If you’re in school, you might be able to get a teacher or guidance counselor to do a practice interview with you as you’re applying for college. A lot of adults in that role do that kind of thing regularly. Many adults in schools or teen programs really want to help their students get into school, and most people who want to help are likely to understand why practice interviews are a good idea. (If you’re currently in therapy and your therapist is someone you somewhat trust, you might also be able to convince your therapist to help you practice.)

If you don’t have a teacher or someone like that to help you practice, it can be helpful to practice with a friend. (And you might also be able to help them practice for their interview). While it’s particularly helpful to practice with someone who has good knowledge of how college admissions work, practicing with someone who doesn’t can also be very helpful.

It’s especially helpful if they ask you the questions you’re afraid of hearing. Because if a question you’re afraid of comes up in the real interview, it’s a lot harder to figure out an answer on the fly than if you’ve practiced. It can help to tell the person practicing with you what questions you’re worried about.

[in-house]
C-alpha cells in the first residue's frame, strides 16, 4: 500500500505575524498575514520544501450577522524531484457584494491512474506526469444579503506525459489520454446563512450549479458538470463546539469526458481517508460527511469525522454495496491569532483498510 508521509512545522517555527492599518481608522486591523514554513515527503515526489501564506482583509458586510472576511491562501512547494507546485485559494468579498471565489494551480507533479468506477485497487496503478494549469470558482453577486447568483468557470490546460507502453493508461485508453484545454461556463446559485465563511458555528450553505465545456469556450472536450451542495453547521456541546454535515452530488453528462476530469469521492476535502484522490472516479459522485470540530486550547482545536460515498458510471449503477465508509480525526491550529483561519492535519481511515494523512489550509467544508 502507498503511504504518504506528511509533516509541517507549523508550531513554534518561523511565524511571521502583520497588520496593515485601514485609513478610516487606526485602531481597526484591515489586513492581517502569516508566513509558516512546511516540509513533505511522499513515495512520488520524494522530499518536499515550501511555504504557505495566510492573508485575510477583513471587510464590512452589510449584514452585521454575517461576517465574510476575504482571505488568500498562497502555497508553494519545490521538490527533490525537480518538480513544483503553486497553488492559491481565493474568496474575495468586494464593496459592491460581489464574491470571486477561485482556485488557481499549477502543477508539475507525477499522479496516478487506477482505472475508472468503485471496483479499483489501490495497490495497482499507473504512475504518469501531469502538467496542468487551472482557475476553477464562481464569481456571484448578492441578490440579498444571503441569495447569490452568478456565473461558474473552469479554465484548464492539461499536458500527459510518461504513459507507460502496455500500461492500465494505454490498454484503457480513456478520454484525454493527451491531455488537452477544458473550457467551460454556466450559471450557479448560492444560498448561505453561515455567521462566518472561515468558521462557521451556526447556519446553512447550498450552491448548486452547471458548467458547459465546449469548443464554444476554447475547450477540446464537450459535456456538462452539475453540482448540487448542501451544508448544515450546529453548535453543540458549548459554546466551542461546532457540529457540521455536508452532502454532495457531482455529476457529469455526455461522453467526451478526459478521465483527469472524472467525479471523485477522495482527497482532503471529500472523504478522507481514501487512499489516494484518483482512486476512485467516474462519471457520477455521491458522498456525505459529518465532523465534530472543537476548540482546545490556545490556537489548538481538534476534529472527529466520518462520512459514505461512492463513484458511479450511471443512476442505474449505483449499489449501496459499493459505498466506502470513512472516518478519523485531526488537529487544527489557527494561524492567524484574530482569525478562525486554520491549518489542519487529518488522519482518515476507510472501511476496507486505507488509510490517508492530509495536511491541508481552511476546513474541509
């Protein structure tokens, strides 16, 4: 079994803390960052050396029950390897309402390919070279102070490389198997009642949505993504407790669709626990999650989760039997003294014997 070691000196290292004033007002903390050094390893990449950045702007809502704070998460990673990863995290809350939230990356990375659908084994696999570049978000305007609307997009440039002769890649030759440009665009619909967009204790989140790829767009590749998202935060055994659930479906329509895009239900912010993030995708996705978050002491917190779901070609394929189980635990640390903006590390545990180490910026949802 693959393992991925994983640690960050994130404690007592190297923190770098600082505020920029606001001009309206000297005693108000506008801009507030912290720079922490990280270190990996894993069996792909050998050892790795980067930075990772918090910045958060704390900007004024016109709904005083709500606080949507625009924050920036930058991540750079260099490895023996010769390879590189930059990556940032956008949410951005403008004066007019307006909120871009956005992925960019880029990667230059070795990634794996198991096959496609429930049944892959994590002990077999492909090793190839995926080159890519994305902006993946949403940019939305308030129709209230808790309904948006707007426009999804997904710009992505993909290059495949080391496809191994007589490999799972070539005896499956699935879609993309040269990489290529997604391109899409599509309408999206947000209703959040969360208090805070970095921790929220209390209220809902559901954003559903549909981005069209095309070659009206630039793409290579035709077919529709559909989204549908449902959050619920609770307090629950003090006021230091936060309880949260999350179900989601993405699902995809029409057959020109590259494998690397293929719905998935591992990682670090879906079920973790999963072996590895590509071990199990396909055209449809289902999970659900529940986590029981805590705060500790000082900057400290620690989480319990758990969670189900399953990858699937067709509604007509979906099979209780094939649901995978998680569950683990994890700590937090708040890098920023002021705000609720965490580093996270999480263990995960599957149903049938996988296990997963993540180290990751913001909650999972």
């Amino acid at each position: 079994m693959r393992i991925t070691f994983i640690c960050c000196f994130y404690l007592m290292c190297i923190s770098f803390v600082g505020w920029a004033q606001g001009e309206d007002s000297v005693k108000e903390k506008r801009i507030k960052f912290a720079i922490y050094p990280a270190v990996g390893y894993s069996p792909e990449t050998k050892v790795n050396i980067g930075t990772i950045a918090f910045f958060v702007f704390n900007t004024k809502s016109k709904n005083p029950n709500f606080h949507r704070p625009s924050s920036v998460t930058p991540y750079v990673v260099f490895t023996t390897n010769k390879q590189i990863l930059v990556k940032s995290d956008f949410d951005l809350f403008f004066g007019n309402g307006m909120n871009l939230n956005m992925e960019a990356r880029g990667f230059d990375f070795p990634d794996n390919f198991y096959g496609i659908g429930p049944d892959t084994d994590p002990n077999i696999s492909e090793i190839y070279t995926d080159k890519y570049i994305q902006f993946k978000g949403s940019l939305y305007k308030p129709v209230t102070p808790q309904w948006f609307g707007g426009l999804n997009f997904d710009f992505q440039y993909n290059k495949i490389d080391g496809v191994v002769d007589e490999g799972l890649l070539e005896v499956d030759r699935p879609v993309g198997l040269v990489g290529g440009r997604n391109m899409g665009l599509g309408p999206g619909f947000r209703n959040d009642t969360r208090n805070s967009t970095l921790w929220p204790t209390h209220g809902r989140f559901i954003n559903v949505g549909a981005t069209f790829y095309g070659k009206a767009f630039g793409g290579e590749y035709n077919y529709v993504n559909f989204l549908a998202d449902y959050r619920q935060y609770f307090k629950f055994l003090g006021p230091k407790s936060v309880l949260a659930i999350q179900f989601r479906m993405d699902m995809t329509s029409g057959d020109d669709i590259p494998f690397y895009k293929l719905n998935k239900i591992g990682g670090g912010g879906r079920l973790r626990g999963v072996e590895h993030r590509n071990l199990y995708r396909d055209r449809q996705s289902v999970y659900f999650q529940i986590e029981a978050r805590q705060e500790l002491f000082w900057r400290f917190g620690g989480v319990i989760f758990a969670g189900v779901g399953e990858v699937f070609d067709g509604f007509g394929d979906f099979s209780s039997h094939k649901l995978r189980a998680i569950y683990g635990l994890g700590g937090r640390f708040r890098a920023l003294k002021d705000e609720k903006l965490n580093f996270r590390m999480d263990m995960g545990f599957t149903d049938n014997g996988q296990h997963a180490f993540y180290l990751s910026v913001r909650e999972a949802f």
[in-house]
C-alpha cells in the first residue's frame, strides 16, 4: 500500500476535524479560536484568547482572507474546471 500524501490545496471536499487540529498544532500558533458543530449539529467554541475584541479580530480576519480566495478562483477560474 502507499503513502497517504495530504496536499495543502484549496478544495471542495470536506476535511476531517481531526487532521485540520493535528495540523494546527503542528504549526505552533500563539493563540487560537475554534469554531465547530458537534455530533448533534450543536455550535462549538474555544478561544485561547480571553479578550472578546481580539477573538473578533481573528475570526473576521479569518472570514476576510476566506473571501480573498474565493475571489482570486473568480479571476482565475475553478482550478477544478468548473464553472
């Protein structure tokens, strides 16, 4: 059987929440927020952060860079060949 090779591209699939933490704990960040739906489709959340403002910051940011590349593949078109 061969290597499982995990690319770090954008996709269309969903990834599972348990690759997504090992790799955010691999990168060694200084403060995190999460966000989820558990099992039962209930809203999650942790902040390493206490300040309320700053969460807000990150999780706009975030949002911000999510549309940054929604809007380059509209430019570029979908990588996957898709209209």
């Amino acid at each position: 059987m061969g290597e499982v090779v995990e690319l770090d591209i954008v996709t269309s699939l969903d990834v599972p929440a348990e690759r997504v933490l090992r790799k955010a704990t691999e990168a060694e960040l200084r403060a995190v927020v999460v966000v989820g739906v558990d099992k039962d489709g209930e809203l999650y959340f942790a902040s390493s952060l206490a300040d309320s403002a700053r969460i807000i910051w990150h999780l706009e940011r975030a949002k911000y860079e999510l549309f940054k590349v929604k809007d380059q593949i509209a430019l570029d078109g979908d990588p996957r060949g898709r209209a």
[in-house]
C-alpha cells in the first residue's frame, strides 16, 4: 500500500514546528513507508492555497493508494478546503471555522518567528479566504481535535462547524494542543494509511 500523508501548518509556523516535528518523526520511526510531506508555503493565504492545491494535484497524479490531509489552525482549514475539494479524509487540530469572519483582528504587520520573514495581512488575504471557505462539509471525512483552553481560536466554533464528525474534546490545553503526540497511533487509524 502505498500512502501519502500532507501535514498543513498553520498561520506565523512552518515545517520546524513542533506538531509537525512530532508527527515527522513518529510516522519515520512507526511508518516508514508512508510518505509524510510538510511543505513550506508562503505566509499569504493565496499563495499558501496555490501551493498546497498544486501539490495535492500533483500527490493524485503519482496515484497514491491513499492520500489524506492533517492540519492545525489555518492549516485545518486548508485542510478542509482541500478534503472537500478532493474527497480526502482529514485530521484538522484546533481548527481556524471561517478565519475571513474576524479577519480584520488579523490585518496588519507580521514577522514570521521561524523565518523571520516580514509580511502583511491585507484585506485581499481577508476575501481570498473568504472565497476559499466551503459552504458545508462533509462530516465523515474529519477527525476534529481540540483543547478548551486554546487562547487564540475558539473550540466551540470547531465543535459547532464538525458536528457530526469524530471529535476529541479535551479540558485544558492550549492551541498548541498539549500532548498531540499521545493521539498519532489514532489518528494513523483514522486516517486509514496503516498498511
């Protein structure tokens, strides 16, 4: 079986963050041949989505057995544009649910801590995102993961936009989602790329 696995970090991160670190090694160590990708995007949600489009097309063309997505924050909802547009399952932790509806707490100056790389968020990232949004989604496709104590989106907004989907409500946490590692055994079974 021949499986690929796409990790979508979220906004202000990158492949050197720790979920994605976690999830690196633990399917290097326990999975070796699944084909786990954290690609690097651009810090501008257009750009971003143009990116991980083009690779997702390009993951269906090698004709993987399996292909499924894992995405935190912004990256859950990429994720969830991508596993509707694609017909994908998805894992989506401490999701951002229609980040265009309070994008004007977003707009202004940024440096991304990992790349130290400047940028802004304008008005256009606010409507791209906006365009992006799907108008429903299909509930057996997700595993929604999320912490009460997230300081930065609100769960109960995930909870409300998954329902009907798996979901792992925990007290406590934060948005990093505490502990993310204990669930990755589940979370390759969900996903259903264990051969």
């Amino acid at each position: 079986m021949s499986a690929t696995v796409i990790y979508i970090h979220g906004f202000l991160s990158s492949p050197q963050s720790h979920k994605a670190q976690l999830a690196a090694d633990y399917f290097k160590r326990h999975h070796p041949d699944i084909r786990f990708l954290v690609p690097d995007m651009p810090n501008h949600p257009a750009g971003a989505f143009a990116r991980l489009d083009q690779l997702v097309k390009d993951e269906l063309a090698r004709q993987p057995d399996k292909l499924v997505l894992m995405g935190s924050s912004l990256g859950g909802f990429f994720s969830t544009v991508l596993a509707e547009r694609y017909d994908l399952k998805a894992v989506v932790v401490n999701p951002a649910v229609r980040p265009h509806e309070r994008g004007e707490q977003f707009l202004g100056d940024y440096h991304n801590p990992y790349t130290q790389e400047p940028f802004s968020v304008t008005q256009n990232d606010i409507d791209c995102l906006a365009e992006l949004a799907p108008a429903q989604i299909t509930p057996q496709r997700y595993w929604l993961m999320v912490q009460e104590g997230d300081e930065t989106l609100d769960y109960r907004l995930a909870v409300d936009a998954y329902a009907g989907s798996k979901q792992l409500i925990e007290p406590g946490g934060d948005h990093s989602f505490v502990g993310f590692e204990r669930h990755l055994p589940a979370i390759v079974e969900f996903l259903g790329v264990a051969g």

Some questions that some people might be worried about:

  • Are you worried that they’ll ask about your activities, and that you might not be able to say anything that sounds impressive
  • Are you unsure about what you want to study and afraid that will make you look bad?
  • Are you worried they’ll ask disability-related questions?

Whether or not the questions you’re nervous about come up in your real interview, it will help to have practiced them. If you feel confident about your ability to answer possibly-difficult questions, you’ll feel a lot more comfortable during the rest of the interview and it will be easier to focus on communicating.

Some questions that are very likely to come up in most college interviews: